XT5 stands for Crossover Touring 5, Cadillac’s all new midsized luxury utility unveiled recently at, of all places, a high-end fashion show in Dubai. Slated to replace the SRX, the 2017-model XT5 makes its North American debut at the 2015 Los Angeles Auto Show. Start of production begins at GM’s revamped Spring Hill, TN, plant and in China in spring 2016.
The XT nomenclature will adorn the Cadillac crossover range going forward, noted Cadillac President Johan de Nysschen during the Dubai event. The CT nameplate will cover the brand’s cars.
Exemplifying GM’s aggressive mass-reduction engineering strategy, the XT5 is underpinned by a clean-sheet vehicle architecture called C1XX. It’s a flexible platform designed to accommodate standard short-wheelbase and long-wheelbase (3-row) products with transverse engine orientation and both FWD and AWD drivelines. Known internally as “Chi”, the C1XX replaces the old Lambda and Theta architectures, according to a GM body engineering source.
The mixed-materials construction enabled the development team to reduce base curb weight by 278 lb (126 kg) versus its predecessor and undercut its closest competitor, the mass-efficient Audi Q5, by a claimed 100 lb (45 kg), despite the Cadillac being 7 in (178 mm) longer overall.
For a more extreme comparison, GM engineers noted that XT5 is more than 650 lb (295 kg) lighter than the Mercedes-Benz GLE-Class. The larger overall package enabled rear-seat legroom to be increased 3.2 in (81 mm) compared to the SRX, with full-recline and fore-aft sliding functionality.
A new all-wheel drive system is optional; GM engineers collaborated with GKN Driveline in development and integration of the lightweight twin-clutch system aimed at increased fuel efficiency. Automotive Engineering already has the story of GKN’s involvement and will publish a detailed online report Nov. 19 when the XT5 debuts in L.A.
XT5 drivers will likely appreciate the GM-patented Rear Camera Mirror system that launches first in the 2016 CT6 sedan. The mirror, made by Gentex, offers a wider field of view than traditional optical mirrors. The mirror takes an image from a high-definition rear-mounted camera and displays it within a LCD display where the rearview mirror would normally be. The mirror can also function as a conventional optical mirror in case the camera is blocked by snow, dirt, or malfunction.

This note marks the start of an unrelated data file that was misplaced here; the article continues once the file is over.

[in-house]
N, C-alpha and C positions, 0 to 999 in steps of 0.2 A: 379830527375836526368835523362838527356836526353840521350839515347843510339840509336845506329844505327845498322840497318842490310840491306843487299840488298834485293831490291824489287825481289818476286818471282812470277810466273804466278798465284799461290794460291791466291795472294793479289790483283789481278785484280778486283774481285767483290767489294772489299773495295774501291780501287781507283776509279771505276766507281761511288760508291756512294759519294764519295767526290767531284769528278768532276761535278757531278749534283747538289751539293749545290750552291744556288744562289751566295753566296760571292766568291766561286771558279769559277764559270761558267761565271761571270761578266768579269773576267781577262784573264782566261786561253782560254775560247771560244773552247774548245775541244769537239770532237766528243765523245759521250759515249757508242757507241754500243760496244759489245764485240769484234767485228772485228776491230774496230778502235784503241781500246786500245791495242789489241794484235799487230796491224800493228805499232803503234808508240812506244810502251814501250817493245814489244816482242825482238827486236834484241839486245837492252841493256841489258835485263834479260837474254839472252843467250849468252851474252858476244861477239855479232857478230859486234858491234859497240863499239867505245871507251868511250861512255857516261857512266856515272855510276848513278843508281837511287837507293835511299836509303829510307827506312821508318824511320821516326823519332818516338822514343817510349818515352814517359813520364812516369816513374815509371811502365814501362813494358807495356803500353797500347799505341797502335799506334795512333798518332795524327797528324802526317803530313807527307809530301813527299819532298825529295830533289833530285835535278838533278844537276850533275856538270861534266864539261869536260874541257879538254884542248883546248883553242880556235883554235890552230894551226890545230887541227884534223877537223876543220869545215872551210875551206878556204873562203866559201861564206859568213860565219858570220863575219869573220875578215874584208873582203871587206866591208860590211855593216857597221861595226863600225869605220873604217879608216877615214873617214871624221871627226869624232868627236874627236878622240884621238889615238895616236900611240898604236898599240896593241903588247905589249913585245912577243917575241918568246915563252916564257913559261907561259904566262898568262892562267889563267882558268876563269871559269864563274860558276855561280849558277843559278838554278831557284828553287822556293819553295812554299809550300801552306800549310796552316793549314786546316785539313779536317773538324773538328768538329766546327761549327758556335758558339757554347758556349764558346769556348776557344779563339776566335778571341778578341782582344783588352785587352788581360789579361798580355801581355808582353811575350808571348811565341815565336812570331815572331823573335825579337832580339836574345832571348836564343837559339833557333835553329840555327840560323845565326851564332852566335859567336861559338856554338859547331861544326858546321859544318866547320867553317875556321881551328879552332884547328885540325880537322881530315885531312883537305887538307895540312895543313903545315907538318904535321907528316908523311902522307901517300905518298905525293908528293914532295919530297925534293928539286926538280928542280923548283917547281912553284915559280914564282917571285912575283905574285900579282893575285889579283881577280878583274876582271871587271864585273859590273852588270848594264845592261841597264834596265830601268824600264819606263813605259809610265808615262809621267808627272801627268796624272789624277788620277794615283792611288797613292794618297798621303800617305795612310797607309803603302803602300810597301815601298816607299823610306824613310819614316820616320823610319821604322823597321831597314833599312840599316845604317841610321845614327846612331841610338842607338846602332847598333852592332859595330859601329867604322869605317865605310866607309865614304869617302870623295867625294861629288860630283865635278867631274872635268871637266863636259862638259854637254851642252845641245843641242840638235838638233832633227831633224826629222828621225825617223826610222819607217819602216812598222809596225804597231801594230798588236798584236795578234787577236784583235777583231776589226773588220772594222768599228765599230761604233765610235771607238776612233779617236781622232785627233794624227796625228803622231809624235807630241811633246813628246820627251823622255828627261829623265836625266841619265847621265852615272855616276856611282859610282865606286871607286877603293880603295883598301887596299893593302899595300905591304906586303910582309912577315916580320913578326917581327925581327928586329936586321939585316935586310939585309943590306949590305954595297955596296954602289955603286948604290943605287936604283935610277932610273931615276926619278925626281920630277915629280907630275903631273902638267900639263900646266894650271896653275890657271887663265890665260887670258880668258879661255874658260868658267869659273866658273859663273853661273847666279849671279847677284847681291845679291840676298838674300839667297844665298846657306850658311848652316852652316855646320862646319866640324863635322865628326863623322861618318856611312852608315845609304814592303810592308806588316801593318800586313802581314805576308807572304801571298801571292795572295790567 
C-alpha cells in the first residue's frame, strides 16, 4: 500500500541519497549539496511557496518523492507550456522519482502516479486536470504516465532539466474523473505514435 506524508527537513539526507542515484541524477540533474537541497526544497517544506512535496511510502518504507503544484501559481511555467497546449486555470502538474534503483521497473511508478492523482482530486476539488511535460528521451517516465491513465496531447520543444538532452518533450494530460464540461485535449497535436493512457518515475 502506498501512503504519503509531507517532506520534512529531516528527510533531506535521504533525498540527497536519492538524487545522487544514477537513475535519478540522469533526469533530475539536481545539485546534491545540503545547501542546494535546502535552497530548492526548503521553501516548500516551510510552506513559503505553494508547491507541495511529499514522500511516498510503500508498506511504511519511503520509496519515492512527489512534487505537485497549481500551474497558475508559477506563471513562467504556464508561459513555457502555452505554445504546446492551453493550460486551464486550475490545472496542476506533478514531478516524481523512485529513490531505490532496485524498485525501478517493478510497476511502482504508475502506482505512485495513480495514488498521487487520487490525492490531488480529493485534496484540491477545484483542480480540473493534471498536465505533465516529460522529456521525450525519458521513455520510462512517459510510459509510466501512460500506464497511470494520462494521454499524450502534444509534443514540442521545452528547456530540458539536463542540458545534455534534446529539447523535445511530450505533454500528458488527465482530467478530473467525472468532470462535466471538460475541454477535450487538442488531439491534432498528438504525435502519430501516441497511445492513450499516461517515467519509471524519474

Cadillac says the LCD display increases the driver’s rear field of view by 300% compared with incumbent mirror technologies. Obstructions like headrests, body pillars, and rear-passenger heads that block significant portions of the view from a conventional mirror are not visible in the Rear Camera Mirror because the camera is mounted outside the car. Gentex software adjusts the lighting contrast for every pixel of the image, creating a very clear image, the companies claim.
Powertrains for North America pair GM’s 3.6-L (LGX) naturally aspirated V6 that's also used in the ATS, CTS, and CT6. It features GM’s cylinder deactivation (Active Fuel Management) for DOHC valvetrains, as well as the new ultracapacitor-based stop-start system. As fitted to the new crossover, the engine is expected to deliver SAE-certified 310 hp (231 kW) and 270 lb·ft (366 N·m); EPA fuel economy testing has not yet been completed. China-market XT5s will come standard with GM’s 2.0-L Ecotec turbocharged inline four, also fitted with stop-start.
The new 8L45 8-speed planetary automatic is the standard transmission, fitted with Electronic Precision Shift, the first electronically-controlled transmission shifter for a Cadillac. The setup, appearing similar to those used by BMW and others, is claimed to reduce noise and vibration while freeing up center console space.
In addition to the new rearview display mirror, there's a hands-free liftgate actuated by gesture control; an optional head-up display; GM’s 4G LTE connectivity; an integrated wireless charger for smartphones; Wi-Fi hotspot capability; and a bird's-eye-view camera system to aid parking in tight spots.